Whilst reliable information can sometimes be hard to comeby, it is out there I promise. You just have to have your witts about you, and surround yourself with the right people on social media. This guidance was aimed to give you a more in depth perspective on how to detect bulls**t and sift out reliable nutrition information, finishing up with some suggestions on who to follow on social media. You can follow me on instagram @nudenutritionrd or check out some of my latest blogs below for some more nonsense stripping!
Comments, feedback and suggestions welcome!
- If you are not sure or confused by the content you see, then ask. If they cannot come back to you with more information or the evidence, then unfollow! You can’t control the media, but you do have a say in what you consume.
- If you are really not sure about a claim you see, there is an amazing charity called Sense About Science who have set up a campaign called ‘Ask for Evidence’. Ask them for the evidence.
- Have you read a headline you are not sure about? The British Nutrition Foundation responds to consultations of major public health importance on a range of food and nutrition-related topics.
- NHS choices simplify health topics with a balanced approach, breaking down the research studies with links to more information.
- Nude Nutrition – send in your requests and have your questions answered and nutrition nonsense stripped, in particular on Instagram @nudenutritionrd
- I have recently been recognised by The WellSpoken Mark to be making a positive impact on the ‘wellness’ industry. They are an independent authority committed to leading high standards in the currently unregulated wellness industry. Anyone else you see holding this mark can be deemed as reliable and trustworthy.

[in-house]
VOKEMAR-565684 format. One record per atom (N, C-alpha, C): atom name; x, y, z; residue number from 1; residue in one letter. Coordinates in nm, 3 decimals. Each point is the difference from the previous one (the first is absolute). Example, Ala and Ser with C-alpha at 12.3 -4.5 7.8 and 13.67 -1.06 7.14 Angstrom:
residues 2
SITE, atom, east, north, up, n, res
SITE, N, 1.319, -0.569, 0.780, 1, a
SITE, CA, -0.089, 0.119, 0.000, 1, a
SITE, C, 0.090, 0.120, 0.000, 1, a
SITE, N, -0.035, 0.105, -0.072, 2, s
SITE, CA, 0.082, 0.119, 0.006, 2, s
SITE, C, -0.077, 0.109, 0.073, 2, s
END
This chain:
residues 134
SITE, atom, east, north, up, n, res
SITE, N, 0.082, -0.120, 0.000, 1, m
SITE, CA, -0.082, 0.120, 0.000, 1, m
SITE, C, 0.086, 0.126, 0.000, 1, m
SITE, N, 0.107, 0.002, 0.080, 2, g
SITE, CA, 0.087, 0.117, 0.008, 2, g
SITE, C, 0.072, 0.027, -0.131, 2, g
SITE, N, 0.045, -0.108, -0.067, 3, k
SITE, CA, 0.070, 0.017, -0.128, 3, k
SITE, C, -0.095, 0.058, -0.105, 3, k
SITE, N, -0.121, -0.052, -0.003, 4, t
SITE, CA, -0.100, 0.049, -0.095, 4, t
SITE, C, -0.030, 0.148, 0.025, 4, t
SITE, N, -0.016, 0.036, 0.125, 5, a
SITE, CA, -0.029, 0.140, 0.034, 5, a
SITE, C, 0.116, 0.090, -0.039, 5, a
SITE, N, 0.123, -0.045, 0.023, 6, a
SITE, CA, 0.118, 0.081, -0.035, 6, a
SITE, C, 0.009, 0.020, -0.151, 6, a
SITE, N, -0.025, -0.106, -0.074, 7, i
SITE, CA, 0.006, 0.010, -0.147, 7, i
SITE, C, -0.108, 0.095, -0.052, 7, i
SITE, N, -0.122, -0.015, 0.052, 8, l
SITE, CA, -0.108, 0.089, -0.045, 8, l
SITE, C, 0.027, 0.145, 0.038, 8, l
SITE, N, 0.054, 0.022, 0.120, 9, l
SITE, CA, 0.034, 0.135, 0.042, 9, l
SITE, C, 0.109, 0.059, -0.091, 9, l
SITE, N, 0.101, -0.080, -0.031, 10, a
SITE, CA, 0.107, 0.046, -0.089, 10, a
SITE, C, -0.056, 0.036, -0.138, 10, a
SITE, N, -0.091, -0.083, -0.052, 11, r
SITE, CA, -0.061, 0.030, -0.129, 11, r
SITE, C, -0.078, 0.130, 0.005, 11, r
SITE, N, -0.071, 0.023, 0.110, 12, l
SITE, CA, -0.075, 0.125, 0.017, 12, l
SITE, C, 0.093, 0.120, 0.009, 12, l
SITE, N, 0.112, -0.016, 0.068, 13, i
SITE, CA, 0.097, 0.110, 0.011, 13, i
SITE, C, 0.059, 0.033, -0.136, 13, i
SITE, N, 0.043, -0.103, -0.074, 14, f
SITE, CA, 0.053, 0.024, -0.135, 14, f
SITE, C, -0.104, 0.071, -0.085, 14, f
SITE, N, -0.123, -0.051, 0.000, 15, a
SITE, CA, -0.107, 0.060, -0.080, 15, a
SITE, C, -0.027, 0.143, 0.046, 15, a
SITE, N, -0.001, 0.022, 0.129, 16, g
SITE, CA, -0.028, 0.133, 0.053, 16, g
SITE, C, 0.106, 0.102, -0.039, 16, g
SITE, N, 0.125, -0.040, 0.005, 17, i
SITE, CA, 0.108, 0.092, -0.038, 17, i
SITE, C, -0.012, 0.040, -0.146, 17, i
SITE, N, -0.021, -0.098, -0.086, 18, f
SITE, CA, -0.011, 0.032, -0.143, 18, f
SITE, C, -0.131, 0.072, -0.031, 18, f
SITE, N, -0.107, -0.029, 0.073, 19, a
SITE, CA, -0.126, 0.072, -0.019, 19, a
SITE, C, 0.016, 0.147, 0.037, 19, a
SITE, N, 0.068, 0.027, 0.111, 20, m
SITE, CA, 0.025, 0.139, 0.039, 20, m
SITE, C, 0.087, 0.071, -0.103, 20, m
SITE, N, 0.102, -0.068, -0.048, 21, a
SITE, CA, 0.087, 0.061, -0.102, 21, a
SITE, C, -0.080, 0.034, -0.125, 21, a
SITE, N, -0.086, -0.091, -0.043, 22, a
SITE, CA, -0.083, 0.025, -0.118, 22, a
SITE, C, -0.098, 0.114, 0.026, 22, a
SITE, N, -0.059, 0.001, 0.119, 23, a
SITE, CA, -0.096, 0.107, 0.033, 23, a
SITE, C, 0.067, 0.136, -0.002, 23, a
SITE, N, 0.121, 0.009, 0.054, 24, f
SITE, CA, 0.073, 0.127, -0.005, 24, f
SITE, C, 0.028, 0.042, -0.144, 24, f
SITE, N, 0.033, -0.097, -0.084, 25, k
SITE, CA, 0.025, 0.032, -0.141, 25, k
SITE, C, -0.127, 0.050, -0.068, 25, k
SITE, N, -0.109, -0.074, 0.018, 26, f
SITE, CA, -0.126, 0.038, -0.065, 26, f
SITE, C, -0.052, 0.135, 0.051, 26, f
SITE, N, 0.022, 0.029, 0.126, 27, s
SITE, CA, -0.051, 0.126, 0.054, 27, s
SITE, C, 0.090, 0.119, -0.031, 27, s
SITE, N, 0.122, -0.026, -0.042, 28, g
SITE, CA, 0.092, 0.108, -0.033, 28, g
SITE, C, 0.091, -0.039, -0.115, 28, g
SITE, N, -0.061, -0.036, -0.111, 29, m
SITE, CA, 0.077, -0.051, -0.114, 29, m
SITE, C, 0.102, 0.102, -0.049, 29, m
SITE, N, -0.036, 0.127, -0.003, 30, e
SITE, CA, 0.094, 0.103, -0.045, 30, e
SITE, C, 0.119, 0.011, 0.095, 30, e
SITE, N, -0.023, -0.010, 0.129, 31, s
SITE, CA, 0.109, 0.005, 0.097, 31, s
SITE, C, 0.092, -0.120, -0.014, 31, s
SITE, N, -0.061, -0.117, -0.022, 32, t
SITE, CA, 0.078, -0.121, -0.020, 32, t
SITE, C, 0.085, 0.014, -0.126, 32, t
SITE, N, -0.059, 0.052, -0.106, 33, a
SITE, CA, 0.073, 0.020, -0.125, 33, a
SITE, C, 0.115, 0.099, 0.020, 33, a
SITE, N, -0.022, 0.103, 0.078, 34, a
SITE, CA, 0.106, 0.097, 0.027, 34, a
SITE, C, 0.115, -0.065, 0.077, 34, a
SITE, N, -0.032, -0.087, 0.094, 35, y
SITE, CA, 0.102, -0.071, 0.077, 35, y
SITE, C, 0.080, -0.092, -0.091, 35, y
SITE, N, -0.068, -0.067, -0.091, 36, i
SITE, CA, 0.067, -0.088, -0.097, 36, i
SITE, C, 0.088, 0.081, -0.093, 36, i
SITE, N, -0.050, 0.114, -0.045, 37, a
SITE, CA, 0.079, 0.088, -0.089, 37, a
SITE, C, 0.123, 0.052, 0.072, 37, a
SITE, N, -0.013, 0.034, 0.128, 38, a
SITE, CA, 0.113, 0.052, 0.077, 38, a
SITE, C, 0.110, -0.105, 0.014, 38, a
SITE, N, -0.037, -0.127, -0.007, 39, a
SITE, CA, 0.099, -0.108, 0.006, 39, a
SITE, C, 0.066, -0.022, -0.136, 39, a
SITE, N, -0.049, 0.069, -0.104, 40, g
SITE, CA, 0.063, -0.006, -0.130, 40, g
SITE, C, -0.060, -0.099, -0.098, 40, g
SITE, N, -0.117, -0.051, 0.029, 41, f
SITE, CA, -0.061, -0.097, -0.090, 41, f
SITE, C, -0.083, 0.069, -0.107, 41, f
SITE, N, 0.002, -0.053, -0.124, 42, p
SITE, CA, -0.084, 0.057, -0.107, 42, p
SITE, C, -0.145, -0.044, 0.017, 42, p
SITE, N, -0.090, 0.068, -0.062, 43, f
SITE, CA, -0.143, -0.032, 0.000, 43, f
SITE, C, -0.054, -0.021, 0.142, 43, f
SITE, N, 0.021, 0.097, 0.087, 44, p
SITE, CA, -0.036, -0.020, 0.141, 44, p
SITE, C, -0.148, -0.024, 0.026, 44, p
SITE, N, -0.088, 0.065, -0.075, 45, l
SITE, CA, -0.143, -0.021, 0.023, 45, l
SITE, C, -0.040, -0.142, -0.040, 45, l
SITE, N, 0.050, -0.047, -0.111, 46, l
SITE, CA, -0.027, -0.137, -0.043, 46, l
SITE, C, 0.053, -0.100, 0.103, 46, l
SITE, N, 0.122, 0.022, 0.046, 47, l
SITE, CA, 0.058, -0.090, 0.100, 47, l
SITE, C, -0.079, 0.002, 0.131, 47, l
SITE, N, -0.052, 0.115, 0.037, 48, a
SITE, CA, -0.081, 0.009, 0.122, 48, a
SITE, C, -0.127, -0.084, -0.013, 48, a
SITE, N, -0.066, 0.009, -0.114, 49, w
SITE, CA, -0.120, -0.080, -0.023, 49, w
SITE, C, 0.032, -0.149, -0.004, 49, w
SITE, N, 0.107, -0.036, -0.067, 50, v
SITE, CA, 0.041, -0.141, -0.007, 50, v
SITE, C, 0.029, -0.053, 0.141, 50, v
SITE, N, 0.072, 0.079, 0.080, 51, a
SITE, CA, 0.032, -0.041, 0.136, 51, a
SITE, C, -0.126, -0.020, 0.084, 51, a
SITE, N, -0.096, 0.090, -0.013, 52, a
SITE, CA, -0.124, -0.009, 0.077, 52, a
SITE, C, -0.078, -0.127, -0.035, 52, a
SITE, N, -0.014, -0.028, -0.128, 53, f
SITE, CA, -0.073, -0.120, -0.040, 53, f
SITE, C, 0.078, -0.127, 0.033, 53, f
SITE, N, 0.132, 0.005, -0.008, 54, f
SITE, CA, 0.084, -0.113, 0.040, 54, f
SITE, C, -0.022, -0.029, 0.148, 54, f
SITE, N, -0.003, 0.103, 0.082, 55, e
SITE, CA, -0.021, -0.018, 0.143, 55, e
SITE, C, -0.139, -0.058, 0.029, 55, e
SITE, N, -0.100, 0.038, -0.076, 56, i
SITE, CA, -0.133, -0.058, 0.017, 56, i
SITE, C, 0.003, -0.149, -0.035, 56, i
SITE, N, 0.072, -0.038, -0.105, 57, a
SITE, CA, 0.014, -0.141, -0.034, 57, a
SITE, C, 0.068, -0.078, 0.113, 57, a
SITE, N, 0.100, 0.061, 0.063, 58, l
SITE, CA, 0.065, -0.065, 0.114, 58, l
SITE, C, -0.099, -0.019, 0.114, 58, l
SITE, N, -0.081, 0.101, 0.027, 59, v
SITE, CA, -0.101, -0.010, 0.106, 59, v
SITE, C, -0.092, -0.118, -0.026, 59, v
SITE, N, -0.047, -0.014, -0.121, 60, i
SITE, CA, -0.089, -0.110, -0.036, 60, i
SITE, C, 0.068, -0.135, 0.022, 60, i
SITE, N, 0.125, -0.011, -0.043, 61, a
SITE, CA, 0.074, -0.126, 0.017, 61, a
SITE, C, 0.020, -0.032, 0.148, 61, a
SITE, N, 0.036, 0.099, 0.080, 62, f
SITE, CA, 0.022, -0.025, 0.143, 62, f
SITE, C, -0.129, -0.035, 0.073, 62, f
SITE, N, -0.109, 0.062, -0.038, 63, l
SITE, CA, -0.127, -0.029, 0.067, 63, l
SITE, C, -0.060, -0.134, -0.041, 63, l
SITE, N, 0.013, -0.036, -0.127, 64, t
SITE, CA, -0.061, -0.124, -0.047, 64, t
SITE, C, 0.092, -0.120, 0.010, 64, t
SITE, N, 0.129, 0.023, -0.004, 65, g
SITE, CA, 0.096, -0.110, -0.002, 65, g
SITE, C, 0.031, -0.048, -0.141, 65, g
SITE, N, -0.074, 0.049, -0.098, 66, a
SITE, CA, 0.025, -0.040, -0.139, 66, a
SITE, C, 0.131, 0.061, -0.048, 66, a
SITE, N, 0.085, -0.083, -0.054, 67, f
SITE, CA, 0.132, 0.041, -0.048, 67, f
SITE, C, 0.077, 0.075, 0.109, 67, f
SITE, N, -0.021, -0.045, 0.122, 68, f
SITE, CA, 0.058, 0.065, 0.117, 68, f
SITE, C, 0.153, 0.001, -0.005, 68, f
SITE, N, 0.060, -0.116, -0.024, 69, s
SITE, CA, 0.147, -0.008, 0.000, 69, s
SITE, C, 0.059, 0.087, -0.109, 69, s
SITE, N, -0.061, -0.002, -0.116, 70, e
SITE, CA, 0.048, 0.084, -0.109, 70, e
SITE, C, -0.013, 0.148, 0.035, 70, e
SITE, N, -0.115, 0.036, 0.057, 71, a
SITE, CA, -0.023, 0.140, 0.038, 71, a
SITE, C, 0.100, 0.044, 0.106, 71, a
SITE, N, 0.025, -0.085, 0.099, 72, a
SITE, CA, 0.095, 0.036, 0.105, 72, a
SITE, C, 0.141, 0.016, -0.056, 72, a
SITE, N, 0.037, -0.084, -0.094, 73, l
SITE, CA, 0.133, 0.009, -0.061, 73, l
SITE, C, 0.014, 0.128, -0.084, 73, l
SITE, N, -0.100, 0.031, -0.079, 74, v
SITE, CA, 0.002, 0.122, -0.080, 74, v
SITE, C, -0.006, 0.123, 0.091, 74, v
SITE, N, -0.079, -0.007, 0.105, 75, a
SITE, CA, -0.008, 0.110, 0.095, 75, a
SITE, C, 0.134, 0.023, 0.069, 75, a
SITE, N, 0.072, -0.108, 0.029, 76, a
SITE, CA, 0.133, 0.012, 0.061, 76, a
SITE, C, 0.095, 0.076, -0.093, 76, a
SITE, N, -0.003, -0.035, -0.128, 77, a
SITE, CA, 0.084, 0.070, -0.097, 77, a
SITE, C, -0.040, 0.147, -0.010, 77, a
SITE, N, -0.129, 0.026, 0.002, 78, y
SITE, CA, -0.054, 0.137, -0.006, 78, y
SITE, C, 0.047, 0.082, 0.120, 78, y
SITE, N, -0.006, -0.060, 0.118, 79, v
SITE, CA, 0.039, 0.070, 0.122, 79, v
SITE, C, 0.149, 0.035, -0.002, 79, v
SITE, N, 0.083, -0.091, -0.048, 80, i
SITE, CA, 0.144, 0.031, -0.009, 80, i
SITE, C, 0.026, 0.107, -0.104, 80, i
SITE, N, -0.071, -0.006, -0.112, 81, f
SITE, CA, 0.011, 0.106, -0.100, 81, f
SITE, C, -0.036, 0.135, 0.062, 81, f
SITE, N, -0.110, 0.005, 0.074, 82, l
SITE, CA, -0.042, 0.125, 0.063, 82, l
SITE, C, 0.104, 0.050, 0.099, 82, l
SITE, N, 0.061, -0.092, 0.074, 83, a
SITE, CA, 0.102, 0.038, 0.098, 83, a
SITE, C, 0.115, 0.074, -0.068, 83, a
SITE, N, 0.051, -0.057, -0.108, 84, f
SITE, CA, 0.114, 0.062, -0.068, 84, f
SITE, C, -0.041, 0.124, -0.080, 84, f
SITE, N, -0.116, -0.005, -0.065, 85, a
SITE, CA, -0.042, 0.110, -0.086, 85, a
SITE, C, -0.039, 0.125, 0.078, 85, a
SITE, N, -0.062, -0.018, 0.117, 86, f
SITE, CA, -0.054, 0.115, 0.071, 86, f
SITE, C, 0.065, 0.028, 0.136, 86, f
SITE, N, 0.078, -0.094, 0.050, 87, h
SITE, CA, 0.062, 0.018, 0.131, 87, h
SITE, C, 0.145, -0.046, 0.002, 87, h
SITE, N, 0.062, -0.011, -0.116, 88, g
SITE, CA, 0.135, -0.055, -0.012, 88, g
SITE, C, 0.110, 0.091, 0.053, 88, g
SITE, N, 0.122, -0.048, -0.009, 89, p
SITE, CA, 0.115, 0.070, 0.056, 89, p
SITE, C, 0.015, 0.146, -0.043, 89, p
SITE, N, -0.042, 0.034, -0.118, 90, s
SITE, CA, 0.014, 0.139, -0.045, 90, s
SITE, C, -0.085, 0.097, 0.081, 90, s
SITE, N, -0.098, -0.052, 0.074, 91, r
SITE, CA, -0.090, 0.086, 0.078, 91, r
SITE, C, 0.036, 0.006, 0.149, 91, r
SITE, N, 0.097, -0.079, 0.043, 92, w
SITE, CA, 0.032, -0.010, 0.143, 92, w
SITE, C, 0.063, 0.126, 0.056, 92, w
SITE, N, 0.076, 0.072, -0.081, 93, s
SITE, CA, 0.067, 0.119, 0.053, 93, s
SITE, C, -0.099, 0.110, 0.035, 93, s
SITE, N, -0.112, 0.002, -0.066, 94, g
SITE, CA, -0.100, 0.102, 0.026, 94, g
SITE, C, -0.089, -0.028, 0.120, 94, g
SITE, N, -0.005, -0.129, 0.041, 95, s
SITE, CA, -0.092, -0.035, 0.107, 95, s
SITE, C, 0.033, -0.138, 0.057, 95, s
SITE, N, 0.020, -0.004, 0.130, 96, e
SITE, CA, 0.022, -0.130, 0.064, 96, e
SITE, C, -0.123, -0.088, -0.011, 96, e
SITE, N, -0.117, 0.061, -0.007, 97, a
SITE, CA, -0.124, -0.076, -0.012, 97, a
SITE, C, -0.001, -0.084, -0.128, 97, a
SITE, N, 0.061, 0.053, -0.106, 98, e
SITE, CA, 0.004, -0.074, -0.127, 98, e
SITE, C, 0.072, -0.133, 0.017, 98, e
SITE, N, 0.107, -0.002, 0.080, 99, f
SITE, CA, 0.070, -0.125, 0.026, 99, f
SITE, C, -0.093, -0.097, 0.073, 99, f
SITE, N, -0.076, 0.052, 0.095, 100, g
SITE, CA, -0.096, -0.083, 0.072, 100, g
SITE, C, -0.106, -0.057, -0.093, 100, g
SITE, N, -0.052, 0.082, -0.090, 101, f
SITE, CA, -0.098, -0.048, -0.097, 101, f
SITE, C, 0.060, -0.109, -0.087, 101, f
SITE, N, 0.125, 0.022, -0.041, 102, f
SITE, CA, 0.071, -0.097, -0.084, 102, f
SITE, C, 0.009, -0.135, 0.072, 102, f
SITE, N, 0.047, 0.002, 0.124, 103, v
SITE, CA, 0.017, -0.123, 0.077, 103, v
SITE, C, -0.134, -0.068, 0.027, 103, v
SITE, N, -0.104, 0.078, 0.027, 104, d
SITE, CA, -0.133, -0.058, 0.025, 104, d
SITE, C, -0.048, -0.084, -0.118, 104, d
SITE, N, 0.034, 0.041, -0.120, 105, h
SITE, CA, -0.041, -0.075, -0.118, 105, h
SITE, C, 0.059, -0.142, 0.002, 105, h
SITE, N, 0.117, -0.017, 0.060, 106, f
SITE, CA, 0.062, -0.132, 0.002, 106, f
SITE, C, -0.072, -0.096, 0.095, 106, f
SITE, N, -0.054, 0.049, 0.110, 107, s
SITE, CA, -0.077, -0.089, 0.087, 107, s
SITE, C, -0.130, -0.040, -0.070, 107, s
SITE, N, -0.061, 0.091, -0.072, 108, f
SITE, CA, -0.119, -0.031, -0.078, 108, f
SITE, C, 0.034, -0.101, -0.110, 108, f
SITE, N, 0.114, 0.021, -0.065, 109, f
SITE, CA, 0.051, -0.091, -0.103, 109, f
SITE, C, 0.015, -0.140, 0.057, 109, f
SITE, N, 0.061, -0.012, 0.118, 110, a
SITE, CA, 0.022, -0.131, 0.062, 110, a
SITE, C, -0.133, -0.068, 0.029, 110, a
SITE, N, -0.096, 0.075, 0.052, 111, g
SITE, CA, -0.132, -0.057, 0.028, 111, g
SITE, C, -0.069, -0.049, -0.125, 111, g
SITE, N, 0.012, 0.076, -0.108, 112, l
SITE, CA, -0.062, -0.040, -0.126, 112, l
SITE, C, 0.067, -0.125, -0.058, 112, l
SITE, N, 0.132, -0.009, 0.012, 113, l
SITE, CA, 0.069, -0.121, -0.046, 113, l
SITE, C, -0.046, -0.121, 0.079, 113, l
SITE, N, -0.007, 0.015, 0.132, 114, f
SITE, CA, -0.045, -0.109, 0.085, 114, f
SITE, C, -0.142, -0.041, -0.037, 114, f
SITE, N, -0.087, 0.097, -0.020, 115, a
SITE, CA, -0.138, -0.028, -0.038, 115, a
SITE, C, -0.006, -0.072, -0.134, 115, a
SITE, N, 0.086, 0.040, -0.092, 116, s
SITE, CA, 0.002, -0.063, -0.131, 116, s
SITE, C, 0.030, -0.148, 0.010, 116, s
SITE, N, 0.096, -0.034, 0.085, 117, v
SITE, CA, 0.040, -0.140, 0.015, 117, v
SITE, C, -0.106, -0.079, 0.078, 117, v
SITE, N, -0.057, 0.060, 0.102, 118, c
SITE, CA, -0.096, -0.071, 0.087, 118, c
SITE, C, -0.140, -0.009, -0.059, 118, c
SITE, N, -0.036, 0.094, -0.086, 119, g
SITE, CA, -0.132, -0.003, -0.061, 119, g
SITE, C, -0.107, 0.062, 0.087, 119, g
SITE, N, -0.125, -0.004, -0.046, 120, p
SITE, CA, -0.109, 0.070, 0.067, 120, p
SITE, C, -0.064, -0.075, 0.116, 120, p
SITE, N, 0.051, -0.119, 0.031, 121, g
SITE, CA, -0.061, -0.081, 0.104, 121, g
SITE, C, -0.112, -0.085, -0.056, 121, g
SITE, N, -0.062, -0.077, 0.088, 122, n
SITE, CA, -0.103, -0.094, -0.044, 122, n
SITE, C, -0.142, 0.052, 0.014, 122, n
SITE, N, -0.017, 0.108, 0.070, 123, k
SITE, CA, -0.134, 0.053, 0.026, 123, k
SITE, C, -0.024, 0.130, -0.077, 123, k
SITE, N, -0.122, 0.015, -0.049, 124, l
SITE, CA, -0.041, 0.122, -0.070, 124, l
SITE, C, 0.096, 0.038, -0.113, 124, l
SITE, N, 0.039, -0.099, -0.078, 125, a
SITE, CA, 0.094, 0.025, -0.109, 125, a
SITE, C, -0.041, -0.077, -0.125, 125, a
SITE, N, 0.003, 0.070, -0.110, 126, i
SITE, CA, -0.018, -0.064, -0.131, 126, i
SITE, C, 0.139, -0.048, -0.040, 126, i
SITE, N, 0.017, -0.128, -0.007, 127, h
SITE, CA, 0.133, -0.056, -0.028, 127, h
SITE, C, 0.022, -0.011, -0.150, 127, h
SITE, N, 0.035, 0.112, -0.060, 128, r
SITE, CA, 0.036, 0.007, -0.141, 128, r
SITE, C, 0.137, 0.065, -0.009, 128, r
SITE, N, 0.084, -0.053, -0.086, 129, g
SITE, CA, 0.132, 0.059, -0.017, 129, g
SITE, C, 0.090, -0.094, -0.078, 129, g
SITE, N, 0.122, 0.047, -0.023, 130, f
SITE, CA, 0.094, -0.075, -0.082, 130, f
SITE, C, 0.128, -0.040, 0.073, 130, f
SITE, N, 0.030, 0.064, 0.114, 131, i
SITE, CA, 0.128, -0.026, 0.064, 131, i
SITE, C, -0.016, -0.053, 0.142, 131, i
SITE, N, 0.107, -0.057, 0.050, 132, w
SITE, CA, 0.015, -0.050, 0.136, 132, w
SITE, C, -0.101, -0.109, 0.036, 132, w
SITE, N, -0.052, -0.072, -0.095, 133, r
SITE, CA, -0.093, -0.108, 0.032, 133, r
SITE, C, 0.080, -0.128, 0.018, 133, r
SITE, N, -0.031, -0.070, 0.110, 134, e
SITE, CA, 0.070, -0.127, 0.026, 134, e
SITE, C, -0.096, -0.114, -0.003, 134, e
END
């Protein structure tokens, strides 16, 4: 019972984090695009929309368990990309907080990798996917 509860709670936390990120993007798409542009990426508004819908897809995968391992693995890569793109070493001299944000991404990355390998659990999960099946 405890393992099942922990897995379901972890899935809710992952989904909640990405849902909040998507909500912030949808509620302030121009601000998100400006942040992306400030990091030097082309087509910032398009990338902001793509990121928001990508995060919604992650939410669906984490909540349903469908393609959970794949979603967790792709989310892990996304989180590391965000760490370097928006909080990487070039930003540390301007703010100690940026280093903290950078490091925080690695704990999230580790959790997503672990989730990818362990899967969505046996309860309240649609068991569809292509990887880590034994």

- The Rooted Project – funded by two Registered Dietitians, this is an event series set up where they choose speakers who are leaders in their field to translate the science into interesting and practical content.
- British Dietetics Association – Tons of food fact sheets written by Registered Dietitians to help you learn the best ways to eat well and stay healthy.
- Ofcom (2018). Communications Market Report. Ofcom. https://www.ofcom.org.uk/__data/assets/pdf_file/0022/117256/CMR-2018-narrative-report.pdf
- Freeman H (2015) Green is the new black: the unstoppable rise of the healthy-eating guru. Guardian
- G. Turner & C. E. Lefevre (2017). Instagram use is linked to increased symptoms of orthorexia nervosa. Eating and Weight Disorders. 22:277-284.
- Murphy et al. (2014). Engaging responsibly with social media: the BJUI guidelines. BJU International. 114: 9–15.
- HCPC (2017). Guidance on Social Media. Health and Care Professions Council.
- Childers TL, Houston MJ (1984) Conditions for a picture-superiority effect on consumer memory. Journal of Consumer Research. 11(2):643–654.